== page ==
What to Do in Metz in One Day: 15 Amazing Activities

I’ve been living in France for the past six years and I’ve traveled all around the country. From the Amiens Cathedral in Amiens to the Old Port in Marseille, I’ve been to some incredible places.

But one city that stood out was Metz, so much so that I’ve visited more than once.

It’s known for its rich history, fascinating museums, and stunning cathedrals.

So, now, you’re probably wondering what to do in Metz in one day.

In this post, I’ll share with you 15 amazing activities that you can do to make the most out of your day in this charming city.

What to Do in Metz in One Day
One Day in Metz

What to Do in Metz in One Day

From the Metz Cathedral to the Porte des Allemands, Metz is the perfect destination for anyone who wants to get off the typical tourist path.

So, without further ado, here are my top recommendations for things to do while you’re in Metz for the day.

1. Explore the Musée de La Cour d’Or

This is an exhibit at the Musée de La Cour d'Or. It's a archeological find. It's a stone carving sitting on a wooden stool.
Musée de La Cour d’Or

The first museum I visited in Metz was the Musée de la Cour d’Or.

It’s housed in three buildings that date to the 15th century and blends history, art, and archaeology into one fascinating place. It reminded me of my visit to the Palais Rohan in Strasbourg, which is also three museums in one.

My favorite exhibit was the Roman Thermal Complex. It’s almost entirely intact and the sheer size of it was beyond impressive.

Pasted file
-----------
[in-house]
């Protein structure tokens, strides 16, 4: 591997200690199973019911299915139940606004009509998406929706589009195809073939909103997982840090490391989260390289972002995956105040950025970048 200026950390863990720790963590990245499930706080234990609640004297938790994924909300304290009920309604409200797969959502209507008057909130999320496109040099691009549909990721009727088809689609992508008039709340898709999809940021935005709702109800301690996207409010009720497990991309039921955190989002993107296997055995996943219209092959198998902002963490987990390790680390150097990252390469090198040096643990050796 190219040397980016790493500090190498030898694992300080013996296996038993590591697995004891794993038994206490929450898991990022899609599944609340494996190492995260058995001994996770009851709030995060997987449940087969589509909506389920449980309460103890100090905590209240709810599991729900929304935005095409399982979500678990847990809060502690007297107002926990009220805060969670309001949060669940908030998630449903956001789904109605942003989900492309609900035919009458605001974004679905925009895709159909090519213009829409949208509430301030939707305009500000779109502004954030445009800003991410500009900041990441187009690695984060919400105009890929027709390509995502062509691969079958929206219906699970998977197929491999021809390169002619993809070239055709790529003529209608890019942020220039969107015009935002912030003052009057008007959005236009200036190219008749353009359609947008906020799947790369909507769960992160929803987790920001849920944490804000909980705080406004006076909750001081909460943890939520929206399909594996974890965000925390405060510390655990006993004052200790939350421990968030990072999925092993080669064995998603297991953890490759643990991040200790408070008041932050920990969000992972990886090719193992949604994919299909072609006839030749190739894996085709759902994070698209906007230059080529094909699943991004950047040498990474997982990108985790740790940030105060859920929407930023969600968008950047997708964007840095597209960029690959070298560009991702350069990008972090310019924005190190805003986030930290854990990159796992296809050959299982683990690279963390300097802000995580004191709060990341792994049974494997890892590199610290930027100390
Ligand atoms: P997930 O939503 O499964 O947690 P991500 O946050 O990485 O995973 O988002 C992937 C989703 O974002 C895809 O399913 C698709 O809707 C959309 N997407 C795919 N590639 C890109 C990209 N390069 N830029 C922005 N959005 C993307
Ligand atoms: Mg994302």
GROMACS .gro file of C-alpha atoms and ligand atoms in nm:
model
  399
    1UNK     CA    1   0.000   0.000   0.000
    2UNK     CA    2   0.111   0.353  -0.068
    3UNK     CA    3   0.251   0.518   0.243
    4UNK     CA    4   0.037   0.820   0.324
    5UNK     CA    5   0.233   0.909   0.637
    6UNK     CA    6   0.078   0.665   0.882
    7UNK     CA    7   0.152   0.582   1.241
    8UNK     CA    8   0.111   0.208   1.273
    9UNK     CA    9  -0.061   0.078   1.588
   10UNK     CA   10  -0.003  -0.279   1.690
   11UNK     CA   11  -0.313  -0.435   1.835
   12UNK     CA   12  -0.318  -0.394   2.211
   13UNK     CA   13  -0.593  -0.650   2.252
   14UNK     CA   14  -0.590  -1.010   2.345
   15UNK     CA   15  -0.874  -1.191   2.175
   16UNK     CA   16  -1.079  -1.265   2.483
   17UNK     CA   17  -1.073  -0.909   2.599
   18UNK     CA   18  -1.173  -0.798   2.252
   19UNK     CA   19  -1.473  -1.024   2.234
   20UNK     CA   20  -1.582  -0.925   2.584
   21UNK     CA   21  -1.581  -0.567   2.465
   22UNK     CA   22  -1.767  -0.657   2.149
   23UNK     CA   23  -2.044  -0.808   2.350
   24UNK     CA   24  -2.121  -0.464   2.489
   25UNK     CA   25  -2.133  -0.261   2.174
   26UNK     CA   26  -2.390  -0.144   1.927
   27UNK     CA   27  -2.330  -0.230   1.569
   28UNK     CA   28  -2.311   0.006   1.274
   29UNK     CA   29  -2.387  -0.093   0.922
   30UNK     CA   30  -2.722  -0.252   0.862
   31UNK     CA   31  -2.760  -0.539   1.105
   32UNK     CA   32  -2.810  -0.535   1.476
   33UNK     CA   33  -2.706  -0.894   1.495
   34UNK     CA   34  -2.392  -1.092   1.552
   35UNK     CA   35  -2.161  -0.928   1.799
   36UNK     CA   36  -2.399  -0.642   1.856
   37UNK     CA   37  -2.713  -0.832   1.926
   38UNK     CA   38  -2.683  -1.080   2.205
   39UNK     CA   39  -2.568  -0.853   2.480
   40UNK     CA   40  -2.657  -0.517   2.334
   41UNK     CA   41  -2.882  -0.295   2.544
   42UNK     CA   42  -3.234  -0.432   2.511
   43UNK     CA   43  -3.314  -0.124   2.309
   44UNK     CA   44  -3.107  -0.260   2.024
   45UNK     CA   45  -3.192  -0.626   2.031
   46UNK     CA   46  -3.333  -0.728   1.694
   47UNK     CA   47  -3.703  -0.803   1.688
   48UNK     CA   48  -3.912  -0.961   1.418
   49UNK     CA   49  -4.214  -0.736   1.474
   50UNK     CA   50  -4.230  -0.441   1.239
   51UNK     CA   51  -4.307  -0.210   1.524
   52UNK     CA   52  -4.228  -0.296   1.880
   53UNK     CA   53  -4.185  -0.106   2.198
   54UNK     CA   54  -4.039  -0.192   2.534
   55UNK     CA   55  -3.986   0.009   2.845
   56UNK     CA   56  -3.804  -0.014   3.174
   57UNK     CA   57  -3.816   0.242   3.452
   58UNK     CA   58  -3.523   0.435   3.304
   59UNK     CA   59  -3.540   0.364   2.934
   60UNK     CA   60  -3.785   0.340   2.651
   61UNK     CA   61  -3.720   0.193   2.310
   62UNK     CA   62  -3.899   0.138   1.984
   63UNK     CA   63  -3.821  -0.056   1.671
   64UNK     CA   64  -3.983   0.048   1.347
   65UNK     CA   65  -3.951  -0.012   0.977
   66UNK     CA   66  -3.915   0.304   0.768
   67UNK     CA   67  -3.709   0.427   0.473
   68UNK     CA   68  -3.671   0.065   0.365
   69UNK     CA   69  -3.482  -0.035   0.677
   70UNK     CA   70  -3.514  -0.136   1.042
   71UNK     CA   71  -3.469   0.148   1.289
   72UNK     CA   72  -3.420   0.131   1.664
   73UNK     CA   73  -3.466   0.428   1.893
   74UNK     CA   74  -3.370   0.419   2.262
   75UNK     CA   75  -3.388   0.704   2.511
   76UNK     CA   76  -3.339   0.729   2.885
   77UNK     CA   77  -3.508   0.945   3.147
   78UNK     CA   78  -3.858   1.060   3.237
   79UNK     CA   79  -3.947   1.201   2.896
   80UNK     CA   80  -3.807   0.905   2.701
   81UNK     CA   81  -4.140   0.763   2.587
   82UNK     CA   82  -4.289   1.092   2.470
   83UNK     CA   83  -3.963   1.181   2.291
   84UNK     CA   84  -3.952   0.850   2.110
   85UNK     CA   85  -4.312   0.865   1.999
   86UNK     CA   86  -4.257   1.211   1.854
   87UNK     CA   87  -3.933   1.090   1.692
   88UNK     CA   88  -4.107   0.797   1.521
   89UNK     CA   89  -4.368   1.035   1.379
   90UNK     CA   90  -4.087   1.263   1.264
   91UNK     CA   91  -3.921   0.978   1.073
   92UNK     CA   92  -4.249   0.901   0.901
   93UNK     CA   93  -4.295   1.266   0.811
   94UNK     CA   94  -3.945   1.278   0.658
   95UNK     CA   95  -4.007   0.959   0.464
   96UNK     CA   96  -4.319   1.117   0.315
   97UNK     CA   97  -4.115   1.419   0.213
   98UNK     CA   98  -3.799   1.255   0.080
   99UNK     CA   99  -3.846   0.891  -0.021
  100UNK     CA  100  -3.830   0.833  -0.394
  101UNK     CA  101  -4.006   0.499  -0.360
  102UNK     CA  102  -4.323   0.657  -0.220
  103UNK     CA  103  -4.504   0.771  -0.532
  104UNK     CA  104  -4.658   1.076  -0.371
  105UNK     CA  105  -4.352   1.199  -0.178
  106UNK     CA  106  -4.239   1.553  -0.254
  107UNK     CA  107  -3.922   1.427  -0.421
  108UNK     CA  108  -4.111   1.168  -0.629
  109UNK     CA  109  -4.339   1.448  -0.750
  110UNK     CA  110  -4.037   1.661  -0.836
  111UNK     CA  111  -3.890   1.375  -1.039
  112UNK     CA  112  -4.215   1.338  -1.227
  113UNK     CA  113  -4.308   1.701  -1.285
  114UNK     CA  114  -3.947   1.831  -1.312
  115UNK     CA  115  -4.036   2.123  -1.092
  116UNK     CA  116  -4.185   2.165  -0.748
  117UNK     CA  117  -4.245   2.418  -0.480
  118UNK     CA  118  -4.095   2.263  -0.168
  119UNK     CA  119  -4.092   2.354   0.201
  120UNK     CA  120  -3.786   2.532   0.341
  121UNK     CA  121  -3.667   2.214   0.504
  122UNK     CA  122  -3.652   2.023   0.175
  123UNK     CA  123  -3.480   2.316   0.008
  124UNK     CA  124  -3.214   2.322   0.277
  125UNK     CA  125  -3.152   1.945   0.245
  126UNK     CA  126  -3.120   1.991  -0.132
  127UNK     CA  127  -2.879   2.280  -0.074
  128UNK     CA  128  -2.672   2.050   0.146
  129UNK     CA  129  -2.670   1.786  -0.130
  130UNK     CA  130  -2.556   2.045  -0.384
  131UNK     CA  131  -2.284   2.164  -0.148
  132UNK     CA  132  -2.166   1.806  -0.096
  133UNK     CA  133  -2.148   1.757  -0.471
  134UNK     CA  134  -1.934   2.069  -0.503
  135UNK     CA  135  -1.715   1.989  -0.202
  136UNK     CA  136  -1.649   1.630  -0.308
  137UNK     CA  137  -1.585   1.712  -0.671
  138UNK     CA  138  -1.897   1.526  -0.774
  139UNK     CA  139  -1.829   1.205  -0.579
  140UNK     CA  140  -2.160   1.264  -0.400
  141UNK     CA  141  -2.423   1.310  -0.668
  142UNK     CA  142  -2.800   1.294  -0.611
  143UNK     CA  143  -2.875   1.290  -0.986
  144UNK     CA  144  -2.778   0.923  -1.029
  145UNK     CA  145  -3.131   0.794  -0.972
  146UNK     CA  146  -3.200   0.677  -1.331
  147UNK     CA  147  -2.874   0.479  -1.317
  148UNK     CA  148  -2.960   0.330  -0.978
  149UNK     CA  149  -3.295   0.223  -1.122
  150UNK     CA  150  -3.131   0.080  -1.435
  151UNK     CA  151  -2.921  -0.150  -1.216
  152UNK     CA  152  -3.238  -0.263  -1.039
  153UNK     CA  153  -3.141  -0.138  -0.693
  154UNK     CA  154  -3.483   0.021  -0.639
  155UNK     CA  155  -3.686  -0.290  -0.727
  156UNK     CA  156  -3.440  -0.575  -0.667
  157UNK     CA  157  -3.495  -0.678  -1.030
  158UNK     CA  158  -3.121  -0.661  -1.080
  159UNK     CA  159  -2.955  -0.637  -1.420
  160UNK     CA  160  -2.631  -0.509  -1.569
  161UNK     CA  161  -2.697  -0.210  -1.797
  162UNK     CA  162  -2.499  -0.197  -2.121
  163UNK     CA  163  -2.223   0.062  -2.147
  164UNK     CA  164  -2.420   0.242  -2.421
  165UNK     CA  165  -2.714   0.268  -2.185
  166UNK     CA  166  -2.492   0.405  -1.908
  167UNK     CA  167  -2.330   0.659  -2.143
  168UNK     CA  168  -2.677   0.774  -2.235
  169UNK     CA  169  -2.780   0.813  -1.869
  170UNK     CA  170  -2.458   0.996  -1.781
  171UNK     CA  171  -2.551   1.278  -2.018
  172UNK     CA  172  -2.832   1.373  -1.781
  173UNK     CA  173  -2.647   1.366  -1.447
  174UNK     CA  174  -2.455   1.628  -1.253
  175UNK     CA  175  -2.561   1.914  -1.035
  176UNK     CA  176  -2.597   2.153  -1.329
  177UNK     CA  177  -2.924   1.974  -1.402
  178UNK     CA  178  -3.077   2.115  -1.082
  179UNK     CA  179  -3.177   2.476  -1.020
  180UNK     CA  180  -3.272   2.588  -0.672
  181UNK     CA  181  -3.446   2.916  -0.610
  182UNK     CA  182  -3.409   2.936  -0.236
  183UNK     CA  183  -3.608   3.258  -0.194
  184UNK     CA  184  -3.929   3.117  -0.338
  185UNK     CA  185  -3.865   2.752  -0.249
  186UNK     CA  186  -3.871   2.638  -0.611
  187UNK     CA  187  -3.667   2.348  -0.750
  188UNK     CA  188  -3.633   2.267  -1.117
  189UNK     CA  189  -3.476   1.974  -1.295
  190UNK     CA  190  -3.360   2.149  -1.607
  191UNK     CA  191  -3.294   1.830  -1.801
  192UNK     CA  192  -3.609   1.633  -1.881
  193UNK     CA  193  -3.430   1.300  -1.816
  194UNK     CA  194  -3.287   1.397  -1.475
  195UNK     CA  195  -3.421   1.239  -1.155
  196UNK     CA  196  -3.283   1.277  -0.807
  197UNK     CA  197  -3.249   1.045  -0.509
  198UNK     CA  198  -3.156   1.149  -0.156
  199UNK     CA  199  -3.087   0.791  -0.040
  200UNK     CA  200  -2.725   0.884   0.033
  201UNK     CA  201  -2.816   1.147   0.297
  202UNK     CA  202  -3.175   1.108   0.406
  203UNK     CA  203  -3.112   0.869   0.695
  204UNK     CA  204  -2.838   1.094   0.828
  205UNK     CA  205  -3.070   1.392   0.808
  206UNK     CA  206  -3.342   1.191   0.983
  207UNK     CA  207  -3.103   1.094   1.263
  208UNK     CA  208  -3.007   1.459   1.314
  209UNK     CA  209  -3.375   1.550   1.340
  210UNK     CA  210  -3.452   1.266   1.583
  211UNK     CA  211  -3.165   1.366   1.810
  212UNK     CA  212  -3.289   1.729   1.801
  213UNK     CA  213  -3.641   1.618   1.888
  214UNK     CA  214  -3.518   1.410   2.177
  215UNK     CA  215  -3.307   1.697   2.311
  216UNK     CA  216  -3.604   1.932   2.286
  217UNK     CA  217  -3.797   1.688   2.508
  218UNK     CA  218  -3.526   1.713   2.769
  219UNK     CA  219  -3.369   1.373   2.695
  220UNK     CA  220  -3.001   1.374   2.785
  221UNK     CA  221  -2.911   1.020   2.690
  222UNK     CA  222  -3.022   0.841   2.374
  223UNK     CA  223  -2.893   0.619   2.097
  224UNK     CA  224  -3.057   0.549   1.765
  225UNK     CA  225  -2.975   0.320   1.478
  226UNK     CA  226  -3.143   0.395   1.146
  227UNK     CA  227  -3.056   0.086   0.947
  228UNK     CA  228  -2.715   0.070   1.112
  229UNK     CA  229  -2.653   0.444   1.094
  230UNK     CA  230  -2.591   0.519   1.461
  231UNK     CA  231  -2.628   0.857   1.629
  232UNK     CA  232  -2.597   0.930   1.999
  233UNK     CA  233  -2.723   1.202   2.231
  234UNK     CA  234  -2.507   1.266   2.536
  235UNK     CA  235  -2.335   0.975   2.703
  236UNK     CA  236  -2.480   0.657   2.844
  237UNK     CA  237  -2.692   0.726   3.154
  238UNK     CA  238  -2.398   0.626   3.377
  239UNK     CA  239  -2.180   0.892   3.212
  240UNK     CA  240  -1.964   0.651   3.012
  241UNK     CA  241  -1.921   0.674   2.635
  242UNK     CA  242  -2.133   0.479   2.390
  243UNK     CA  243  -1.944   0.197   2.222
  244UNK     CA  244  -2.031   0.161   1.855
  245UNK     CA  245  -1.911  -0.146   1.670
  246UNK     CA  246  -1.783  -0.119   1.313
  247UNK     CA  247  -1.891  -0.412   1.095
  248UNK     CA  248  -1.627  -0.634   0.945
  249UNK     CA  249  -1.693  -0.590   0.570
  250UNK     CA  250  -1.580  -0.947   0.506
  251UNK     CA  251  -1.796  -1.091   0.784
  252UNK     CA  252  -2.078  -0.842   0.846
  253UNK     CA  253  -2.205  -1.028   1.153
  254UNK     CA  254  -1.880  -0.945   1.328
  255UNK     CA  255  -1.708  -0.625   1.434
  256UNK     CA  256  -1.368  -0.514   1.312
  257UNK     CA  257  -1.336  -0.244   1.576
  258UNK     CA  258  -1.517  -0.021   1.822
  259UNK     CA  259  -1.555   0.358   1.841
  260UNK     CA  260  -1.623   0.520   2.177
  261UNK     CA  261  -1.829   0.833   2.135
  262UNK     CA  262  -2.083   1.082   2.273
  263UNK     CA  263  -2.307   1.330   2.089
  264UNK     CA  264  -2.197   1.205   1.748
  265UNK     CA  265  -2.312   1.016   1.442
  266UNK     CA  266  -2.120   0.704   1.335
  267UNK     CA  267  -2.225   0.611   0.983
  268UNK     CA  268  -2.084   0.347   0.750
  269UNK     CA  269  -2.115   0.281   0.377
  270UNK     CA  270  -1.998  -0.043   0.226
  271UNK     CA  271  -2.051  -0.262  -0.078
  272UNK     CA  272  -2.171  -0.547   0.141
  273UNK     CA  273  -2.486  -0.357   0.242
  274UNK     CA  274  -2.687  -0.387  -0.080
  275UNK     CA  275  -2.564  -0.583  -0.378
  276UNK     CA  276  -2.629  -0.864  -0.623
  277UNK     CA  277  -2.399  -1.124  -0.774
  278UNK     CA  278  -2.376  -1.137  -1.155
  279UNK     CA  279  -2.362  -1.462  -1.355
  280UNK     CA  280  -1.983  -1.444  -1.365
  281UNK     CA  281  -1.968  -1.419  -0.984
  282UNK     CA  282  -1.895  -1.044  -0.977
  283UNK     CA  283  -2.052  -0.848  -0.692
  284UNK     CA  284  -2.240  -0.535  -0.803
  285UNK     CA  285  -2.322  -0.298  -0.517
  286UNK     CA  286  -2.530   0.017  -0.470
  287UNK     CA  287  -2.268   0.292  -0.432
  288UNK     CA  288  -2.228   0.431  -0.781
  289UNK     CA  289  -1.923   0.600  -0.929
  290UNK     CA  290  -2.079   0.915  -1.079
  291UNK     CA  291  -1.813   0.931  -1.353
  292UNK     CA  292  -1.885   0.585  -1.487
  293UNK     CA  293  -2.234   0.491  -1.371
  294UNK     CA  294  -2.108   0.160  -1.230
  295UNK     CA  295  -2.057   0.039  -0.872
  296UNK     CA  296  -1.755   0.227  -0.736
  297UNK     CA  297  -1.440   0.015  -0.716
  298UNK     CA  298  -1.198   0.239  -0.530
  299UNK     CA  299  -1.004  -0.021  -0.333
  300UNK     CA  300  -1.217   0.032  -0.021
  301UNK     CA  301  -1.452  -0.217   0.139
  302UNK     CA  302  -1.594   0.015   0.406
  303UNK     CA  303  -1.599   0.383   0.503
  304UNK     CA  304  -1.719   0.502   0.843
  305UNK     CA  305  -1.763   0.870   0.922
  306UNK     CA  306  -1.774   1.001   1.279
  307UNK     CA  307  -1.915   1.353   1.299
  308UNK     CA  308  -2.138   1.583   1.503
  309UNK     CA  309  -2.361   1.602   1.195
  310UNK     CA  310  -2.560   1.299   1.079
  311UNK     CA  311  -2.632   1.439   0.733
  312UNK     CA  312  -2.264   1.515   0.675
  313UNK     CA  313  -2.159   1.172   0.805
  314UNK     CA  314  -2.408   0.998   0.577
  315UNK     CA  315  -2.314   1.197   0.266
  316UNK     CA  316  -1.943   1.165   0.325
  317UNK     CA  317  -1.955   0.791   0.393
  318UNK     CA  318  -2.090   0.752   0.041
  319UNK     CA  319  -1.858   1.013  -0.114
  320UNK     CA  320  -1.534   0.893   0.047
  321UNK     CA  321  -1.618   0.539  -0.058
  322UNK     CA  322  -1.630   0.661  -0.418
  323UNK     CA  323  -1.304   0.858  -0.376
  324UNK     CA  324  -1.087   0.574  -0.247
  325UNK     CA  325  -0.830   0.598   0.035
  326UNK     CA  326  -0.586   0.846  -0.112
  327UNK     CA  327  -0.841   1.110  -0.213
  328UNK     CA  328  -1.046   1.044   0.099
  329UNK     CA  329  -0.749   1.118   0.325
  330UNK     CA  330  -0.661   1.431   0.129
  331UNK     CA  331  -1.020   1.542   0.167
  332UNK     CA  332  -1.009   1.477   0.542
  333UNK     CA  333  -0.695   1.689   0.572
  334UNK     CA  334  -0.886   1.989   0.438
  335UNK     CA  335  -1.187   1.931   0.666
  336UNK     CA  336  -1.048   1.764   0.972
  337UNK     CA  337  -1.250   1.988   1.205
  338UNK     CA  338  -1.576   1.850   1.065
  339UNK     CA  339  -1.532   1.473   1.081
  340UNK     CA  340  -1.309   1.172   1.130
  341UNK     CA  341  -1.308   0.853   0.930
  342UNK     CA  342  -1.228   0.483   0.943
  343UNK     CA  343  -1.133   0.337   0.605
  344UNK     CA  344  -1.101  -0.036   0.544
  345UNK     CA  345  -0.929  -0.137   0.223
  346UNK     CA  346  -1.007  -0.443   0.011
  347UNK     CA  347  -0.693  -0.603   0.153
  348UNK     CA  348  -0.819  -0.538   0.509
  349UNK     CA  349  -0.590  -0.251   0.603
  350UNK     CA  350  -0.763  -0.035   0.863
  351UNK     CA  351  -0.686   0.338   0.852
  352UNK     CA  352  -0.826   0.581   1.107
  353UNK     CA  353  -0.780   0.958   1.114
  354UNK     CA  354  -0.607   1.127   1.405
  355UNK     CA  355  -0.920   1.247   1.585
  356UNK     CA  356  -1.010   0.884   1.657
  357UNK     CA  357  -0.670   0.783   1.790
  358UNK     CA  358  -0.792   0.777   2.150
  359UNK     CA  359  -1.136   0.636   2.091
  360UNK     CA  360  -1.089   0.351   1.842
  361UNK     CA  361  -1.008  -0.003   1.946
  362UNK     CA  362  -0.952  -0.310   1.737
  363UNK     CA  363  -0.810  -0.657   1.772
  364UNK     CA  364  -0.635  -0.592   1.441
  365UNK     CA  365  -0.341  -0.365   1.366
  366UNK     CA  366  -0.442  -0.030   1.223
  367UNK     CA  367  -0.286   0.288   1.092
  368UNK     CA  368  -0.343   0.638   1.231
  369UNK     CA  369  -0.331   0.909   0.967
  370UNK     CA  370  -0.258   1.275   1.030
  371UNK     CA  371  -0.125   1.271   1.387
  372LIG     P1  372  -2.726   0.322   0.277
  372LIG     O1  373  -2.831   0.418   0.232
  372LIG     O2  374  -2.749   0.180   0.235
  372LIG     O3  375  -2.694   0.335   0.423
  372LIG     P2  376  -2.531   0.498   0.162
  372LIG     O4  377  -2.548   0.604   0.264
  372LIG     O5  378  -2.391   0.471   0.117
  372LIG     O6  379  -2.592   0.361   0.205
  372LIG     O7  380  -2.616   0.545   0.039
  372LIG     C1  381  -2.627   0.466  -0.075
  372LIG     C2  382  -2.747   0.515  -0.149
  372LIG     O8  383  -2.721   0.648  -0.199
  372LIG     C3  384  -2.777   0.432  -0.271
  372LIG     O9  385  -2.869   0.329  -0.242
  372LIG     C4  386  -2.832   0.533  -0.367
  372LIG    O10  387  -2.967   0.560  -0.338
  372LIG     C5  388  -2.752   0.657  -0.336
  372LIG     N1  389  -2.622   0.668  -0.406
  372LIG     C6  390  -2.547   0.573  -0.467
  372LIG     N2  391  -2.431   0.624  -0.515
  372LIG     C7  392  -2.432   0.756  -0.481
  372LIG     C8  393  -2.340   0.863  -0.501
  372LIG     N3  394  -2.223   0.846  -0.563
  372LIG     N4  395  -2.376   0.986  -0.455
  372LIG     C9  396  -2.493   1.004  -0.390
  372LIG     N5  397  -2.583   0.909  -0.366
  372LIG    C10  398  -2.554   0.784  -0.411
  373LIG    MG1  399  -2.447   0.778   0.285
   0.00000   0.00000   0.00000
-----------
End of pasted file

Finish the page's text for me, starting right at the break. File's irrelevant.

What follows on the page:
It was uncovered right there in the museum so the exhibit you’re looking at is an actual archeological dig!

Address: 2 Rue du Haut Poirier

2. Discover the Metz Cathedral

This is the inside of the Metz Cathedral. There is a single row that has two columns of pews on either side. At the end of there is the altar and stained glass window above it.
The Metz Cathedral

You can’t visit Metz without seeing its stunning cathedral.

Construction started in 1220 and wasn’t completed until 1550. And once you see it, it’s easy to understand why it took so long.

The intricate details on its exterior reminded me of the Strasbourg Cathedral, which also took 300 years to build.

These are more stained glass windows in the Metz Cathedral. They more than 20 panels all show different scenes from the Bible.
Stained Glass Windows

But the Metz Cathedral is most famous for its stained-glass windows, spanning a remarkable 6,496 square meters (69,920 square feet).

That’s the largest glass surface found in any cathedral worldwide.

It also has one of the tallest naves in France, third only to the Beauvais Cathedral and the Amiens Cathedral.

Compared to the other cathedrals I’ve been to in France, it definitely tops the list.

Helpful Tip: The Metz Cathedral is also known as Saint-Étienne de Metz.

Address: Place d’Armes

3. Tour Porte des Allemands

This is the Porte des Allemands in Metz. It's a bridge with two towers on one side and a massive tower on the other. There are bushes and trees surrounding the bridge.
Porte des Allemands

The Porte des Allemands was one of the most spectacular monuments I saw in Metz.

It was built in the 13th century and served as a fortified gate and a bridge over the Seille River until the early 1900s.

The gate’s name originates from the Teutonic Knights (also known as Hospitaller Brothers of Notre-Dame-des-Allemands) who settled in Metz around the same time.

Today, the Porte des Allemands is one of the most impressive medieval fortifications in town.

You can tour it for free and I recommend going up to the highest tower where you’ll have a beautiful view of the city.

Then, for a panorama of the monument itself, follow Rue du Général Ferrié, and, on your left, there will be a small walkway that leads to a viewing platform.